I never saw him againPublished 10:26am Wednesday, February 6, 2013
by Rex Alphin
I saw the brake lights shine about 60 miles east of Albuquerque.
Clumsily jogging along the highway shoulder, I tossed my pack in the backseat and slipped into the front seat of a shiny BMW (what year, I am not sure).
“Where are you headed?” he asked, a recurring question sent my way.
“West,” I said.
He grinned at the vague, but open-ended reply.
The car picked up speed as we slipped between a green van and tractor-trailer with “Haley” printed on the red door panel.
His neatly trimmed black hair roofed a deliberate countenance that bespoke confidence and accomplishment. I suspected a vast gulf between us, but though our lots were vastly different, I noted no air of condescension.
Platitudes aside (Where are you from? What do you do?), the layers peeled away as he settled into his world.
I just listened.
“We split up four years ago this March.”
I could tell the wounds were still fresh.
“I know I worked too much, but someone’s got to pay the bills, right? Hit me blindsided. Hell, she didn’t even want to work it out. Said it was no use. Tired of doing everything herself. ‘You need a maid instead of a wife.’ That’s what she told me. Women! Who can figure them out.”
I glanced out the window at the barren landscape. Does it ever rain out here?
“Made the best pecan pie I ever tasted. Crust included. You like pecan pie?”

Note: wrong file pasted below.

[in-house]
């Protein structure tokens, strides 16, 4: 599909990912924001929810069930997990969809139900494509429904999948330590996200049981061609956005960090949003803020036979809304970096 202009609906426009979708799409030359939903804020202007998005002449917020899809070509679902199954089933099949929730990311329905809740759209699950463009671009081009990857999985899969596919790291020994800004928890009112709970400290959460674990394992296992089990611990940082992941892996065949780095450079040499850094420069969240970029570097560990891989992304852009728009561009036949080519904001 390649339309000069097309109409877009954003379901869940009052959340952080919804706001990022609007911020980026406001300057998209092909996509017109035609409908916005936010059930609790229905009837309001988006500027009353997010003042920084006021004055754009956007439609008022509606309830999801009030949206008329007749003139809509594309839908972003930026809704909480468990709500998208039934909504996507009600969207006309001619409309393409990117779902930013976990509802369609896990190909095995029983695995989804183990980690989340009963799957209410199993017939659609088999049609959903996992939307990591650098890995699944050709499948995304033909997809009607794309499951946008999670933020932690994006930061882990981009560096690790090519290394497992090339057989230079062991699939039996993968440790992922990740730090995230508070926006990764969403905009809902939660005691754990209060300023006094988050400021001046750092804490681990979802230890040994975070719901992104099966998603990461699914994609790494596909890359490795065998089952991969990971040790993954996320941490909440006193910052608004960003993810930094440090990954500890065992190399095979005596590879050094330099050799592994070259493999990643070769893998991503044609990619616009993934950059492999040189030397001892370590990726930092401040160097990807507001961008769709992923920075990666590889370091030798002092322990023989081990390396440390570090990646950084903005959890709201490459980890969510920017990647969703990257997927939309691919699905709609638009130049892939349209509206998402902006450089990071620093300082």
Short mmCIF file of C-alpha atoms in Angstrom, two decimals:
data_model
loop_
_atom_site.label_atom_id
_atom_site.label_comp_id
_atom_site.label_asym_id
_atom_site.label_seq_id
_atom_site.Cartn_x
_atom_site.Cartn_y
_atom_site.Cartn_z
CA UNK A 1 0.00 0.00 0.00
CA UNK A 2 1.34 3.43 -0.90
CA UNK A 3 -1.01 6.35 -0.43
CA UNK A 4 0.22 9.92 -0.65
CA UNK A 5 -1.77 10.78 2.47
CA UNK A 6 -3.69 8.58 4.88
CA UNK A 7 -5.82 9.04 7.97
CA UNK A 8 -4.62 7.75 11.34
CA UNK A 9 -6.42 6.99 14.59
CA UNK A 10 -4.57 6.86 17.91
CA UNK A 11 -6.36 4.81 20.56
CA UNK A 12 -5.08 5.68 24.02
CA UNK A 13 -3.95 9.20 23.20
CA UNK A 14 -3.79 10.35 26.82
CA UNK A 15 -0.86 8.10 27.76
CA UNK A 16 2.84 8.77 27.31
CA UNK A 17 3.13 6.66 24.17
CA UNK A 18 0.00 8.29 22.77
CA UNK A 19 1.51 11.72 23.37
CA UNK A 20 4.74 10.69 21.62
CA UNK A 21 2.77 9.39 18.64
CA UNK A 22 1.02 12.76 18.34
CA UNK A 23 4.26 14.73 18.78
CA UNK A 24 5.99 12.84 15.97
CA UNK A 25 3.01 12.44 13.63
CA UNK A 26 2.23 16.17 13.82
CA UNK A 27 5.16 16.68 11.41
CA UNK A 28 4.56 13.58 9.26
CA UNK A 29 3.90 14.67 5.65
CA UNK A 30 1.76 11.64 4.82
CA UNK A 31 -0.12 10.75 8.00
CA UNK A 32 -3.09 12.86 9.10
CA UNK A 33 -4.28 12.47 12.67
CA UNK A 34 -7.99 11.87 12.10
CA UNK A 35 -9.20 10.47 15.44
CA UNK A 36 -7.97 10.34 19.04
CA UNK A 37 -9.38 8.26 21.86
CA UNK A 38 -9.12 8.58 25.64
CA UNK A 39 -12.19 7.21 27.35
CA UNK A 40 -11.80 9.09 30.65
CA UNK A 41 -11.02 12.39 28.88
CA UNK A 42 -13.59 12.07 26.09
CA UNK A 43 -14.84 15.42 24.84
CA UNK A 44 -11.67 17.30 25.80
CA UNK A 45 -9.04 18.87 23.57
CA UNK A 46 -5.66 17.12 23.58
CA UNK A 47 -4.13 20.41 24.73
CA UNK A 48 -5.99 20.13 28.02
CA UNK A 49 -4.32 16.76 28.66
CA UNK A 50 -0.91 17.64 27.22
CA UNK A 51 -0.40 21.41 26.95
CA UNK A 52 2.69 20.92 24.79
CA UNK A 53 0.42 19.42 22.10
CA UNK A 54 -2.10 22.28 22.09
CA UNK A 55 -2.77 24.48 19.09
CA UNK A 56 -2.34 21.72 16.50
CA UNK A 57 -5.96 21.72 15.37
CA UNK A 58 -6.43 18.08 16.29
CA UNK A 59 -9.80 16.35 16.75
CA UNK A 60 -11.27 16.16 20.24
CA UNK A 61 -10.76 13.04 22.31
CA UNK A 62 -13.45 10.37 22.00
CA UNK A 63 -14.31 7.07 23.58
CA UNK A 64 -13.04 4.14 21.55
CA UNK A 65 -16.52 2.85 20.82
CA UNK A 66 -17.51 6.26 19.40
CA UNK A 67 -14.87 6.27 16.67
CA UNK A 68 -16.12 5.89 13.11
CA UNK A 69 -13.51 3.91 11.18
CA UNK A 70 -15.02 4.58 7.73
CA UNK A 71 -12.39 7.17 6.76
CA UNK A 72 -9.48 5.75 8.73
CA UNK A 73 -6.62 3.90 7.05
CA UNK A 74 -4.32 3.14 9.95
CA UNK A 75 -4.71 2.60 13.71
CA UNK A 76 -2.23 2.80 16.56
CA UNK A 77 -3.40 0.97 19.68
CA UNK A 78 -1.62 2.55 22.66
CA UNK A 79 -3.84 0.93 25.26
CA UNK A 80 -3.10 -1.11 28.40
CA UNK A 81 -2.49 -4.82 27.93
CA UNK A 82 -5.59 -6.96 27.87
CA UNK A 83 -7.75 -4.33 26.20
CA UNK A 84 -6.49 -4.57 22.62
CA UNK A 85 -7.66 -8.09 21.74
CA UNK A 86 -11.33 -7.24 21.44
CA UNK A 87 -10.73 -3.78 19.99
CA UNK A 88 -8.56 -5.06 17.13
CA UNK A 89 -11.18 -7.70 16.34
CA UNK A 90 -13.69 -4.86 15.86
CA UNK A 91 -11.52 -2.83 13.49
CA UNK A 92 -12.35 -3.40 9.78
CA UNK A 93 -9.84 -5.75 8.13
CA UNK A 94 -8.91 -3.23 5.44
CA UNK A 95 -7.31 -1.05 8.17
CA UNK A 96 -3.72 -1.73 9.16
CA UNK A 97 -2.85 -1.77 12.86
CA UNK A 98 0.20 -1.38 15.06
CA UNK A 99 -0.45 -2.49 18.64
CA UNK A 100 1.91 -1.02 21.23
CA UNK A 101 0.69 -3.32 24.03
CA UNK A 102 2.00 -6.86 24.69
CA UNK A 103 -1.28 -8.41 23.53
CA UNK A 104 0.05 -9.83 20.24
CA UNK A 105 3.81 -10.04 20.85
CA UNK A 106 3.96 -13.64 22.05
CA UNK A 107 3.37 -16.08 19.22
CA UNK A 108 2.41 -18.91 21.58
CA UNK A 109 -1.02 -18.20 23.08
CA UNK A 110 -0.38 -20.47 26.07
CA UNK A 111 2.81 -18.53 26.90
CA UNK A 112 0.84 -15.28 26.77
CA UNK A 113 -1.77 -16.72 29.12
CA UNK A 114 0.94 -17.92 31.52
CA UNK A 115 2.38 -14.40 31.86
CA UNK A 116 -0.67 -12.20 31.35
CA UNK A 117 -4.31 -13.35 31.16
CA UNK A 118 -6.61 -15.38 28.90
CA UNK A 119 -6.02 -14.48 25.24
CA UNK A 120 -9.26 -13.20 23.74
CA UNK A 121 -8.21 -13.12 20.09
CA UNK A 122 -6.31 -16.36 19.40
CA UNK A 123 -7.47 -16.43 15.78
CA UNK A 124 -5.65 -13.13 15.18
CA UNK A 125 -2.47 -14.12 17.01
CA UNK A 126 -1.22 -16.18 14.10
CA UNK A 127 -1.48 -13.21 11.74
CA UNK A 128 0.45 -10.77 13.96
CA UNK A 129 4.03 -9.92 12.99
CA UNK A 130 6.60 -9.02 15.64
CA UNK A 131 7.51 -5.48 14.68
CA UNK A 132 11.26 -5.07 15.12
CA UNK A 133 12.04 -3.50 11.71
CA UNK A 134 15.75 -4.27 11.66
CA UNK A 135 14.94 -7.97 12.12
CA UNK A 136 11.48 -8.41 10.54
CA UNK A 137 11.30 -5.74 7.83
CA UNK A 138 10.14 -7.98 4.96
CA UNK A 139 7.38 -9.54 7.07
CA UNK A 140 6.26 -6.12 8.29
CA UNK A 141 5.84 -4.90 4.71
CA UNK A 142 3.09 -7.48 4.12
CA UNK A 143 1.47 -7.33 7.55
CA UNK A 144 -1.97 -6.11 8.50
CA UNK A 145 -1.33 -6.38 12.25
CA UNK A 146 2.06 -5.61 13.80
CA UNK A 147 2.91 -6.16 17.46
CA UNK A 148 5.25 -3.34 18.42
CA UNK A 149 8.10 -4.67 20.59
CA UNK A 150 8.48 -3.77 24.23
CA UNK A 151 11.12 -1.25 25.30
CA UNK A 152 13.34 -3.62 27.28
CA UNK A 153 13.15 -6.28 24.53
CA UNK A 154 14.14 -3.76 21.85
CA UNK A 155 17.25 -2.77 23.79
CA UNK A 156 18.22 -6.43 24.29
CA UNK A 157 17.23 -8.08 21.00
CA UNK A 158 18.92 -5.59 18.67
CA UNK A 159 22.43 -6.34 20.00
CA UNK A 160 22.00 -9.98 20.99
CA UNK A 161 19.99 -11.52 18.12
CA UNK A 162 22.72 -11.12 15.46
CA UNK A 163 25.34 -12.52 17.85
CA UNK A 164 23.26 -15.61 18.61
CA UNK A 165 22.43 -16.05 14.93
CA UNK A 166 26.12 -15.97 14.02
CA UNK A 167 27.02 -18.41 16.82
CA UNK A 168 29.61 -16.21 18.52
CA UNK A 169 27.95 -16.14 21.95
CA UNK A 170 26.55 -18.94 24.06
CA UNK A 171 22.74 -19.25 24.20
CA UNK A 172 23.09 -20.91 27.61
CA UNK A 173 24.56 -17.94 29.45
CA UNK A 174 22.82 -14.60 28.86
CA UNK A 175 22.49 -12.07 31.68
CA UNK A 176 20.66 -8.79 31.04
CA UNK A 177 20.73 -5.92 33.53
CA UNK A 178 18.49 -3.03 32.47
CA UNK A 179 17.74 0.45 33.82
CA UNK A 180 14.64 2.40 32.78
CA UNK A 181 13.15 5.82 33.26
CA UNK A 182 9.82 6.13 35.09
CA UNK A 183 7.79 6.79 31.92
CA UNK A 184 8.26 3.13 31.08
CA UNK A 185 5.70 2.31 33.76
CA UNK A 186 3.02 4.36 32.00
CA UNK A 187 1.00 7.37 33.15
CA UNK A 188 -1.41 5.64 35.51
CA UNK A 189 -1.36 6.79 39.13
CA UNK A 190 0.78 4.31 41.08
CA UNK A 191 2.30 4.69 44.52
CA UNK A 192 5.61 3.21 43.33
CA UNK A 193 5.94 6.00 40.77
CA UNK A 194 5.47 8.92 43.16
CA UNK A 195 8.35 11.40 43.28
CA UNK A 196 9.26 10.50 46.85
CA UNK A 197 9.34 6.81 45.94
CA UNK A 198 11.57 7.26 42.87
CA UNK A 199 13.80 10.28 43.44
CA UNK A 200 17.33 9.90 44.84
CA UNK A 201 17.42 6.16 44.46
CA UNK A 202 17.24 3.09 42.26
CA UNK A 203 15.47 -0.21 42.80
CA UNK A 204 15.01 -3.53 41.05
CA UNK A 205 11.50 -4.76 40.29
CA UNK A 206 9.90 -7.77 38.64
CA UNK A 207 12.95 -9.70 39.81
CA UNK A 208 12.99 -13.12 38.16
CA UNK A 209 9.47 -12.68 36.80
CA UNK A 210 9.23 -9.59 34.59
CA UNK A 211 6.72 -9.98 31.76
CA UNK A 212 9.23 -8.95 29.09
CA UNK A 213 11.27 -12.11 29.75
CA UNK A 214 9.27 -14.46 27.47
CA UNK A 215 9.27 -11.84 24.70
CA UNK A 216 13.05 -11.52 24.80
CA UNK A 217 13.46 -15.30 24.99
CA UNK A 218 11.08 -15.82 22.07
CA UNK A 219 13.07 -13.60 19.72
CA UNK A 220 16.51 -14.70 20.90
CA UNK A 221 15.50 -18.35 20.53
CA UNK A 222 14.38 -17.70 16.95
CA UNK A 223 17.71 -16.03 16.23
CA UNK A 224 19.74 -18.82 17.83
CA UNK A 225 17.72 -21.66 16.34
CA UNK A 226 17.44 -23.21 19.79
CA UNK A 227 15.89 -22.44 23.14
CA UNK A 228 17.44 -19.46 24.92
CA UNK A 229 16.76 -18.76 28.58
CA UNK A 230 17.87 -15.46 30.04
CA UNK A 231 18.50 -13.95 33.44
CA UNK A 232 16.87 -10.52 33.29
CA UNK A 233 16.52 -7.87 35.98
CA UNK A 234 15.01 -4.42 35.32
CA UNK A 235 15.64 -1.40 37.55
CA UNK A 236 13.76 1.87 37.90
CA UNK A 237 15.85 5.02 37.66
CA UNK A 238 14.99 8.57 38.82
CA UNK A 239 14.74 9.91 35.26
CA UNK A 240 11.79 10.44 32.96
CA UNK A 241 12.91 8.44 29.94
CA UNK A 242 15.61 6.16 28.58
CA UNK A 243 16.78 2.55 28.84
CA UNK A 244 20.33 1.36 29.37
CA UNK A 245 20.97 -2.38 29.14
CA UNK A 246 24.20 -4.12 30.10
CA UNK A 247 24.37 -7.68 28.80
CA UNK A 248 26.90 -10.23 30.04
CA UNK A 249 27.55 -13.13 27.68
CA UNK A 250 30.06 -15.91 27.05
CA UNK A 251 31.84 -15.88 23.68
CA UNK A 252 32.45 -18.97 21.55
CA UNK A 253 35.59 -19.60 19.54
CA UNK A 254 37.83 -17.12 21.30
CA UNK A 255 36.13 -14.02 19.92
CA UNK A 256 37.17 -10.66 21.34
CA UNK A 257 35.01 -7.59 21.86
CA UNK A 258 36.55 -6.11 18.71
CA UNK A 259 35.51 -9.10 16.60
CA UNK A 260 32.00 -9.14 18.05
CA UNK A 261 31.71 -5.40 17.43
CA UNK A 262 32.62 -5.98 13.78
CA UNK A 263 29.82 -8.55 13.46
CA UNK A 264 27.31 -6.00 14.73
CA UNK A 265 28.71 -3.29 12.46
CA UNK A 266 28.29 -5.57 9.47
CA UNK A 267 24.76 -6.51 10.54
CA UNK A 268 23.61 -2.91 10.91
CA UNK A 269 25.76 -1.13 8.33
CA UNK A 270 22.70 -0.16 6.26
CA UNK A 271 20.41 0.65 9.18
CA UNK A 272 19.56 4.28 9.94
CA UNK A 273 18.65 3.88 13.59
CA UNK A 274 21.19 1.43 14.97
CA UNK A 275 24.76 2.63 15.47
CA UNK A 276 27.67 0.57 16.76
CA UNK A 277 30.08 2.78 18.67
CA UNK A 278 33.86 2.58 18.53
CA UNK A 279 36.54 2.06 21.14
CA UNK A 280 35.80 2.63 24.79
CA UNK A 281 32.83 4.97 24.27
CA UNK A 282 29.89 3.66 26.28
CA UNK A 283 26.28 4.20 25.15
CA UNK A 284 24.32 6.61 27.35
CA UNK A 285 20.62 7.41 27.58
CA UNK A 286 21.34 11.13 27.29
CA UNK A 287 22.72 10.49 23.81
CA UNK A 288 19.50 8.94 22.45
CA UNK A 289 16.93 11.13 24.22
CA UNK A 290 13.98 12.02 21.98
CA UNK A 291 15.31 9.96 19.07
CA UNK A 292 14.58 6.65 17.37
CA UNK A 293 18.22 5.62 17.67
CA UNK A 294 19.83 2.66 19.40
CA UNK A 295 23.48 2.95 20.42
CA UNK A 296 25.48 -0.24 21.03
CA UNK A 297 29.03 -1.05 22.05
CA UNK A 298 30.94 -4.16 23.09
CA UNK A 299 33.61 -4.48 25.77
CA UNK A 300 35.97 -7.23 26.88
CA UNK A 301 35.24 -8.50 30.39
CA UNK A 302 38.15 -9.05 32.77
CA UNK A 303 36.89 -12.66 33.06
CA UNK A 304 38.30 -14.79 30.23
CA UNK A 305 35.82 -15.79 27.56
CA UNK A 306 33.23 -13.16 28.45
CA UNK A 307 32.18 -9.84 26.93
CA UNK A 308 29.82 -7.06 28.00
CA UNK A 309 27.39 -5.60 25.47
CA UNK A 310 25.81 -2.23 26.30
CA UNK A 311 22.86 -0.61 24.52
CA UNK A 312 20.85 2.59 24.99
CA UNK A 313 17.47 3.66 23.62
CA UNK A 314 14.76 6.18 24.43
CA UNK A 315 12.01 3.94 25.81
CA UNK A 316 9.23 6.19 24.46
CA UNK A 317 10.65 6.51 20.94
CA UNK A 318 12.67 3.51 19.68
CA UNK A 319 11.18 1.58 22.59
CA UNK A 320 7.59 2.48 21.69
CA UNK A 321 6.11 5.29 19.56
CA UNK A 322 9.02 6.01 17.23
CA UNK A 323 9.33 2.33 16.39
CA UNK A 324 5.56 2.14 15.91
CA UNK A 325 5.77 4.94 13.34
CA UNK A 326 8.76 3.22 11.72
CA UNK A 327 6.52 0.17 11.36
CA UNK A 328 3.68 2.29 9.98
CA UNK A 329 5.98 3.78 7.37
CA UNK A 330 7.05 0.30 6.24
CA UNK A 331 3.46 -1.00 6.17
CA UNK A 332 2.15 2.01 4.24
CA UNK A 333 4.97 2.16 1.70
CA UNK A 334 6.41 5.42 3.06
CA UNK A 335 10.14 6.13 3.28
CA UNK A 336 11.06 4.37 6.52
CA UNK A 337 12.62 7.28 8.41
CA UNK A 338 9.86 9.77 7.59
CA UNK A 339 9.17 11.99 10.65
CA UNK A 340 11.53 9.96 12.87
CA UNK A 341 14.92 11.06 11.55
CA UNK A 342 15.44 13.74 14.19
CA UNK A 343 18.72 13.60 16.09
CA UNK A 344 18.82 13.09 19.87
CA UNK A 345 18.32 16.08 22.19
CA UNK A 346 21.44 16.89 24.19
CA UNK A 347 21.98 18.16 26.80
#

His words spilled out like a waterfall. People talk with their hands when they get passionate. You ever notice that? His eyes lit up like little Christmas lights. I paid attention to the road. Didn’t want to miss my exit.
He went on and on.
“Think I missed a lot of stuff. Little things, you know? But I had needs too, you know? It works both ways. Nice house and cars don’t come free, you know? I mean, we lived good. (His voice lowered). I don’t know what happened.
“It was never meant to be. And better now than 50 years from now, both staring out the window wondering what the hell went wrong, but too blame old to do anything about it. I’m over it, anyway.”
I looked at him and pointed as we rolled past my exit. He blinked three times, raised his head and pulled over a good 100 yards past. But I didn’t mind walking back.
“So long, buddy,” I said, pulling my pack out of the back seat.
He nodded and drove off, still lost in his thoughts.
I never saw him again.
REX ALPHIN of Walters is a farmer, businessman, author, county supervisor and contributing columnist for The Tidewater News. His email address is firstname.lastname@example.org.